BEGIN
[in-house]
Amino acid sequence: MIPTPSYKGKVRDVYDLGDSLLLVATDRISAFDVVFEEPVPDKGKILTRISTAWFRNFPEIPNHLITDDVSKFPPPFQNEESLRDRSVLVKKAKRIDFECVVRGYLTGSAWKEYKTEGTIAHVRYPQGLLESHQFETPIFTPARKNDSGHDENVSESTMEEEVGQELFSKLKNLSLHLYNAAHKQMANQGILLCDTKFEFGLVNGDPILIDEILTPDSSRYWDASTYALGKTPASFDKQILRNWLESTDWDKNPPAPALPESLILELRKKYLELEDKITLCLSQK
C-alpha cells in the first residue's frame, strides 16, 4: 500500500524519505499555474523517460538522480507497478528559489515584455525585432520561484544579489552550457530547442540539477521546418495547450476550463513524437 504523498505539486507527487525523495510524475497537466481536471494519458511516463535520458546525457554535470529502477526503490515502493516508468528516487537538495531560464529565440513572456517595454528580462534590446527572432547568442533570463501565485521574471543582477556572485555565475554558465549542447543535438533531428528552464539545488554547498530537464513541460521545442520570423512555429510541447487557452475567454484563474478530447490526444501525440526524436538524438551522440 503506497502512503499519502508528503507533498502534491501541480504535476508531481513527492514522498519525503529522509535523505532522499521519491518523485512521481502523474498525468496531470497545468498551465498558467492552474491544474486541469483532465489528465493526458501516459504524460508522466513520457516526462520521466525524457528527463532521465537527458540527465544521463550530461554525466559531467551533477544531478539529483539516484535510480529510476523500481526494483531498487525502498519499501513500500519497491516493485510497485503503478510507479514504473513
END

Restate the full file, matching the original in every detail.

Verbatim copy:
[in-house]
Amino acid sequence: MIPTPSYKGKVRDVYDLGDSLLLVATDRISAFDVVFEEPVPDKGKILTRISTAWFRNFPEIPNHLITDDVSKFPPPFQNEESLRDRSVLVKKAKRIDFECVVRGYLTGSAWKEYKTEGTIAHVRYPQGLLESHQFETPIFTPARKNDSGHDENVSESTMEEEVGQELFSKLKNLSLHLYNAAHKQMANQGILLCDTKFEFGLVNGDPILIDEILTPDSSRYWDASTYALGKTPASFDKQILRNWLESTDWDKNPPAPALPESLILELRKKYLELEDKITLCLSQK
C-alpha cells in the first residue's frame, strides 16, 4: 500500500524519505499555474523517460538522480507497478528559489515584455525585432520561484544579489552550457530547442540539477521546418495547450476550463513524437 504523498505539486507527487525523495510524475497537466481536471494519458511516463535520458546525457554535470529502477526503490515502493516508468528516487537538495531560464529565440513572456517595454528580462534590446527572432547568442533570463501565485521574471543582477556572485555565475554558465549542447543535438533531428528552464539545488554547498530537464513541460521545442520570423512555429510541447487557452475567454484563474478530447490526444501525440526524436538524438551522440 503506497502512503499519502508528503507533498502534491501541480504535476508531481513527492514522498519525503529522509535523505532522499521519491518523485512521481502523474498525468496531470497545468498551465498558467492552474491544474486541469483532465489528465493526458501516459504524460508522466513520457516526462520521466525524457528527463532521465537527458540527465544521463550530461554525466559531467551533477544531478539529483539516484535510480529510476523500481526494483531498487525502498519499501513500500519497491516493485510497485503503478510507479514504473513